Bringing communities together to uphold the rights of women living with disabilities

By Camille Roch, Tale Longva

Dialogue sessions with local communities on human rights are finding solutions to end double discrimination faced by women living with physical disabilities in Senegal.

A dozen women sit in front of the National Association for the Physically Handicapped (ANHM) in Thies, Senegal, after a dialogue session on discrimination.

“Every day we face challenges,” shares Absa Seye a young woman who took part in the session. “Pregnant women living with a disability face stigma and many hesitate to go out during the pregnancy.”

In Senegal, women living with disabilities often face double discrimination, both for being a woman and for their disability. Negative prejudices mean they are particularly at risk of being stigmatised and are confronted with disproportionate disadvantages compared to the rest of the population.

The challenges brought by their physical condition make them particularly vulnerable to all forms of sexual and gender-based violence. In 2014, a study from HELITE and Handicap International revealed that 9.3% of Senegalese women with disabilities reported coerced sex during their first sexual encounter.

The sexual and reproductive rights of these women such as their specific needs during pregnancy are seldom spoken about. Accessing health care services is often complicated, while the lack of qualified medical staff means they do not receive the adapted care required by their condition.

Pregnant women living with a disability face stigma and many hesitate to go out during the pregnancy
Absa Seye, who took part in the dialogue session on human rights

In response to these challenges, the ANHM and Amnesty International Senegal, are bringing together women living with physical disabilities for dialogue sessions to identify discrimination and develop solutions to address them.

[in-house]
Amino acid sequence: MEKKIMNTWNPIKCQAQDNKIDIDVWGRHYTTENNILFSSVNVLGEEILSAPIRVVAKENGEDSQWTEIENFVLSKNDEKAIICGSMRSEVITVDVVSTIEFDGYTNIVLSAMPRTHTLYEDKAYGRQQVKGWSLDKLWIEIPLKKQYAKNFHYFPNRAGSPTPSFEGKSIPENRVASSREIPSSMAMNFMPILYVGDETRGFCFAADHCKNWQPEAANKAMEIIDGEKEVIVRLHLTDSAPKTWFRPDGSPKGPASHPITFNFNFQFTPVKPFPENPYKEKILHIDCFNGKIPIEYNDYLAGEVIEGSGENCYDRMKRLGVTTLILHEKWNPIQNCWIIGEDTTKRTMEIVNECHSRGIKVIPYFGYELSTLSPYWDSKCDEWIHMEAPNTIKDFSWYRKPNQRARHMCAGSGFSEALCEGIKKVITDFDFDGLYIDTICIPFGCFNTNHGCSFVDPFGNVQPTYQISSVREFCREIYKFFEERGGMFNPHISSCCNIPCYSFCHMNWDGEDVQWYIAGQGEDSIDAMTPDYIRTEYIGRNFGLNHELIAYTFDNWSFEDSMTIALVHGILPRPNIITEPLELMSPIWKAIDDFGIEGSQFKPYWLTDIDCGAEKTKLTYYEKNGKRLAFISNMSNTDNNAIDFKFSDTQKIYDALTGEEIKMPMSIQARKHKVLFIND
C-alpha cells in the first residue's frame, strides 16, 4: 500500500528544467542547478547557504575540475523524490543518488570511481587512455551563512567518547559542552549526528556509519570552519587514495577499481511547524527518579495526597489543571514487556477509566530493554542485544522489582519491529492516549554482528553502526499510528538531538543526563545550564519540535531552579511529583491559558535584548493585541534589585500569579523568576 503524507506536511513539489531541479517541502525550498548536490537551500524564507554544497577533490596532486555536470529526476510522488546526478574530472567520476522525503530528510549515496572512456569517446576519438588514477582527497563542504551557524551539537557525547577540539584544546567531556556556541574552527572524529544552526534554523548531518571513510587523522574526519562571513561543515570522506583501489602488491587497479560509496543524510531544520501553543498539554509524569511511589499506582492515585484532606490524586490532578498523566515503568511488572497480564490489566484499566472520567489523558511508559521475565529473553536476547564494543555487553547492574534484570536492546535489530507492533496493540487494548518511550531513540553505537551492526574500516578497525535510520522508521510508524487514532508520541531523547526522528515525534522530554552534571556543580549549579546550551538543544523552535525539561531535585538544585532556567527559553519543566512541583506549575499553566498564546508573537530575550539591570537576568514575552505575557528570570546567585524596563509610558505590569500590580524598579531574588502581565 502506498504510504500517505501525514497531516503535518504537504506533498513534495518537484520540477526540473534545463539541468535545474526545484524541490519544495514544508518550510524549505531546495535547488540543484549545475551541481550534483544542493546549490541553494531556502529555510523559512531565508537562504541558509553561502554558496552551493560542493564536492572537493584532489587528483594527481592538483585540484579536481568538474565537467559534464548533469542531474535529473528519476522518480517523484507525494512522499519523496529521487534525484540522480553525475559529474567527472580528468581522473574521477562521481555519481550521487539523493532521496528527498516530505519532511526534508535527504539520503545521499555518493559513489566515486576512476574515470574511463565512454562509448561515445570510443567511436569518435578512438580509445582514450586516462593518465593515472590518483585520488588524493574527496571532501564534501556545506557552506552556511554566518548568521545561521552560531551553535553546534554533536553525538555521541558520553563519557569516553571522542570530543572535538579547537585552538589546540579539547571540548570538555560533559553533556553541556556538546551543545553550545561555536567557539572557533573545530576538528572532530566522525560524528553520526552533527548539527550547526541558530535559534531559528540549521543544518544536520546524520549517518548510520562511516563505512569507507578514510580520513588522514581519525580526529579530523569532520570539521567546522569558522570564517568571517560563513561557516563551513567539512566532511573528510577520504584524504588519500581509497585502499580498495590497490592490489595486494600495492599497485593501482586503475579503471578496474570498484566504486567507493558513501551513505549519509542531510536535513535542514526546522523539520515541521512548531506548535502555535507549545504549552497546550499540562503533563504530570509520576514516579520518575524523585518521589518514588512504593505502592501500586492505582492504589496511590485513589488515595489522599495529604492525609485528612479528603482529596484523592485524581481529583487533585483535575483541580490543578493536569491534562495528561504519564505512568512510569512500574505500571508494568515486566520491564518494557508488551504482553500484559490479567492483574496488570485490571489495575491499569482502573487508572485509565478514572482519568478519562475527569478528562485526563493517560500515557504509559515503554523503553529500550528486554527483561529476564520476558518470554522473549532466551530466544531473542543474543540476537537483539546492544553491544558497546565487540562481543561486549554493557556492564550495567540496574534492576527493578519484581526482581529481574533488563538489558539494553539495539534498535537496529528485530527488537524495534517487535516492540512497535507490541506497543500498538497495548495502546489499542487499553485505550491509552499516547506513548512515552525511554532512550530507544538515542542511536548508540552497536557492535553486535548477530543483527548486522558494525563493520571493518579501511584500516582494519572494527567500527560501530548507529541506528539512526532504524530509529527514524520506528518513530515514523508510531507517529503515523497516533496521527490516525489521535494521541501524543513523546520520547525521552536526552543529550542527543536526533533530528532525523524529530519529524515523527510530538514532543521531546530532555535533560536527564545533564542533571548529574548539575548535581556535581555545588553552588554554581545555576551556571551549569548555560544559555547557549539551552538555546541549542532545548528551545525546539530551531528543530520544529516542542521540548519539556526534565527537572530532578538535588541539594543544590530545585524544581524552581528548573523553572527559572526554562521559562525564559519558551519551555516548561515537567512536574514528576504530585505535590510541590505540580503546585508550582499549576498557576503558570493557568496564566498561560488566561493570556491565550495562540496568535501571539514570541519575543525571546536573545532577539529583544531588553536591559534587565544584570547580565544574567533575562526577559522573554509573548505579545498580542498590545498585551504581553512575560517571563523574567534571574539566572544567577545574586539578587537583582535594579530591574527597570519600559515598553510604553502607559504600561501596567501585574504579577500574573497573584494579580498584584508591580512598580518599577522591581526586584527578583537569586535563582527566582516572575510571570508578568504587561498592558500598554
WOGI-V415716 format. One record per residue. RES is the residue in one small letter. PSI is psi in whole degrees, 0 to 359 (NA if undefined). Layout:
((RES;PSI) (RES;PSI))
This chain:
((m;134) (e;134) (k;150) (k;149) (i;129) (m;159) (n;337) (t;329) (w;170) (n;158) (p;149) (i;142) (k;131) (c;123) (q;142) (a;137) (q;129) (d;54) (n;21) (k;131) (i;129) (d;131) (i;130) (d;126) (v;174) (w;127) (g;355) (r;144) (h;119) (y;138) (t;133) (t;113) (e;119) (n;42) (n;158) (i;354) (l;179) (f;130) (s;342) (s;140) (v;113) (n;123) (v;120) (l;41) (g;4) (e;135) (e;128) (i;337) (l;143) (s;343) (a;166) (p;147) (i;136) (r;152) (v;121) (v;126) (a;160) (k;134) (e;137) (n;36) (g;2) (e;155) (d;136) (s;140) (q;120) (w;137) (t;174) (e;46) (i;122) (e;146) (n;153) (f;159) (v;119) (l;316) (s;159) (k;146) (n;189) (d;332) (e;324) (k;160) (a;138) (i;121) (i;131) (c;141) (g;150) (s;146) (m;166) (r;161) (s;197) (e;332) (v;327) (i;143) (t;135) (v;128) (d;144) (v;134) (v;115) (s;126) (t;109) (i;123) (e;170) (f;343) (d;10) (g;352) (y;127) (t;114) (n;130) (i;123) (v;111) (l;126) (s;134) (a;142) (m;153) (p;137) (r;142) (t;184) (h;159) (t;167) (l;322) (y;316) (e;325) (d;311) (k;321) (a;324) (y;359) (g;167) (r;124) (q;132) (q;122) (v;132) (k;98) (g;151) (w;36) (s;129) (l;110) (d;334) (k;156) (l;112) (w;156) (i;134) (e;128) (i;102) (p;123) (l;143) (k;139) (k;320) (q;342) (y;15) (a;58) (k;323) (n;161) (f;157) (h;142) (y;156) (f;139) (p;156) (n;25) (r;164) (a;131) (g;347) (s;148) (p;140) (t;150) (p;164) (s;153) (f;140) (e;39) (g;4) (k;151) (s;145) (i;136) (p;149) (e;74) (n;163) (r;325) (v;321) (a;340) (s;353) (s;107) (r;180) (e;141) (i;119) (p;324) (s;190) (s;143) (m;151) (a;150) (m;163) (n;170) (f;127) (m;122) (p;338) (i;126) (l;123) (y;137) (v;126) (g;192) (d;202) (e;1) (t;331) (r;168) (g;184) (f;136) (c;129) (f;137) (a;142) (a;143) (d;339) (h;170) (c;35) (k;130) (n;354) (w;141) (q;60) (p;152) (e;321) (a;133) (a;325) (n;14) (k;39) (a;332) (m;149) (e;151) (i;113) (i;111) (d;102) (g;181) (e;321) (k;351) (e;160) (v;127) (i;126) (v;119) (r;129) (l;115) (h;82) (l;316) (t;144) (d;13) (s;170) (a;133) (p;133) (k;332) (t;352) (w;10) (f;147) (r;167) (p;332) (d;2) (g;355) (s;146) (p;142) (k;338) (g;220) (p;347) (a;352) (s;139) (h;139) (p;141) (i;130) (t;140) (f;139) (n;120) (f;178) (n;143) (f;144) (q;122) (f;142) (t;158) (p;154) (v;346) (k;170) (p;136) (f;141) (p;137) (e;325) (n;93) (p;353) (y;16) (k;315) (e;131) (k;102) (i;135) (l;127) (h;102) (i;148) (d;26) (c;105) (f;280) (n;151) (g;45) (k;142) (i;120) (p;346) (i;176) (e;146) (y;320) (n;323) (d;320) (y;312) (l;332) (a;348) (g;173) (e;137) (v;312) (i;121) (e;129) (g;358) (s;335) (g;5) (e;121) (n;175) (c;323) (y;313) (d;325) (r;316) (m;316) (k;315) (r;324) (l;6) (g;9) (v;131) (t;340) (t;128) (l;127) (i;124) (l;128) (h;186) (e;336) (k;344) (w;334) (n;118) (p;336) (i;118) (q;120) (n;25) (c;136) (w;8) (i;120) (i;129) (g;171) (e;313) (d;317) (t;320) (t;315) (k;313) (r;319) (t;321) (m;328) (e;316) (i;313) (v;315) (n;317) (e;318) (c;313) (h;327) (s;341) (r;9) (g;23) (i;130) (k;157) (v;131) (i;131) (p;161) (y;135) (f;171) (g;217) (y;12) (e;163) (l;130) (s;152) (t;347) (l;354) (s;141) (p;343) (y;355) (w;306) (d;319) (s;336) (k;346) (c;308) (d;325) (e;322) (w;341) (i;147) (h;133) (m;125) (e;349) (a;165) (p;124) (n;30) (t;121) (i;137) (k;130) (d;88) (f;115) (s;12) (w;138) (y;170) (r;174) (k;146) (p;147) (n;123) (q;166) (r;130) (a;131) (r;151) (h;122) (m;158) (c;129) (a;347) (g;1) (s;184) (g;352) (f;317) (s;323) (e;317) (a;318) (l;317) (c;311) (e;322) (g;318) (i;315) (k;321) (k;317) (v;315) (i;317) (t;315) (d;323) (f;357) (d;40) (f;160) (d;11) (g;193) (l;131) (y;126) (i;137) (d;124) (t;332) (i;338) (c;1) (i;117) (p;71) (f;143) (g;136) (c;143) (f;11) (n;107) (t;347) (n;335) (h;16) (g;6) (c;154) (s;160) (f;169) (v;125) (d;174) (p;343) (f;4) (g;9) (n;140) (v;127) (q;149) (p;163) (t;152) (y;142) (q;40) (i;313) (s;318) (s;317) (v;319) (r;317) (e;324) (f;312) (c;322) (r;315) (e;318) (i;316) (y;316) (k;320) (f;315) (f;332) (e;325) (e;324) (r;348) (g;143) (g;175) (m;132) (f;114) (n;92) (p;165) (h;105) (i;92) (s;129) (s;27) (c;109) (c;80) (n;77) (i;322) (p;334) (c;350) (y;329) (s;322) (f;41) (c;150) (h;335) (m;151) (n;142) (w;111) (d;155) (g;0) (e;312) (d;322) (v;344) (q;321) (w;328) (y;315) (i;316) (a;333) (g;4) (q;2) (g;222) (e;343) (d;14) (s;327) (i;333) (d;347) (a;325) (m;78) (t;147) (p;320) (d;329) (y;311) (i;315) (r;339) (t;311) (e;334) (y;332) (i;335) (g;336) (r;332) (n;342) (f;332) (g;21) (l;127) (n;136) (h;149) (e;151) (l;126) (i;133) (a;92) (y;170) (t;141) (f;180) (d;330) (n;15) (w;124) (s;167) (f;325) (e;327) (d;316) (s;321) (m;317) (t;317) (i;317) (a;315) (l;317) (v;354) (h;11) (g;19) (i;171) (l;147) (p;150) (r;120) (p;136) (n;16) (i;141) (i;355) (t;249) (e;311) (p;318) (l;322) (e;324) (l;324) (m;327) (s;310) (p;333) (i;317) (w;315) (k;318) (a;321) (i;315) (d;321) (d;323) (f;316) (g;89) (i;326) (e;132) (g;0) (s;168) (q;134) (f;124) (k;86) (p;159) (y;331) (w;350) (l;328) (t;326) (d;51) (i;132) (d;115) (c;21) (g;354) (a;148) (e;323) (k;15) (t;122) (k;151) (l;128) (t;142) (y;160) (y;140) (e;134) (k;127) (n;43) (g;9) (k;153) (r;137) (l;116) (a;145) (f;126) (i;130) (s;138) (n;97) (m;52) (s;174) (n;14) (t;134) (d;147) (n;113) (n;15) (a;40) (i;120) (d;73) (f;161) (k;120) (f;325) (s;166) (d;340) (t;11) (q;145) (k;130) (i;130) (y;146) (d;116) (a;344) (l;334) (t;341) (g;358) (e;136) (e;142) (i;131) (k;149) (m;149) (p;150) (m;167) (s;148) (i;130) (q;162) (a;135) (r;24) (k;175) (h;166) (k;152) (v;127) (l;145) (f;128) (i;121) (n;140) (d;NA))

Based on participative discussions involving local community members, this rights-based approach contributes to reinforce their knowledge of sexual and reproductive rights, and bolster participation from authorities and health centres in preventing discriminatory treatment.

“These sessions help to address health care accessibility issues for pregnant women, the challenges they experience in their role as mothers, and questions linked to sexuality, which for many is something they never talk about,” explains Aminata Dieye, Human Rights Education Coordinator at Amnesty International Senegal.

“I learned a lot about sexual and reproductive rights. Through the training, we understood the importance of attending health controls, since women living with disabilities have special needs to be monitored during the pregnancy. The training was also an eye opener in the sense that I can now envisage a life as a married woman like any other woman,” shares Absa.

Two hundred women have taken part in the dialogue sessions and act as advocates to inform other women within their community.

"During the training on the sexual and reproductive rights of women living with disabilities we learned some things that I would not like to explain here in front of men,” says Absa Seye (in the foreground), making the listeners laugh. Thies, Senegal, March 2015 © Amnesty International

Reaching communities countrywide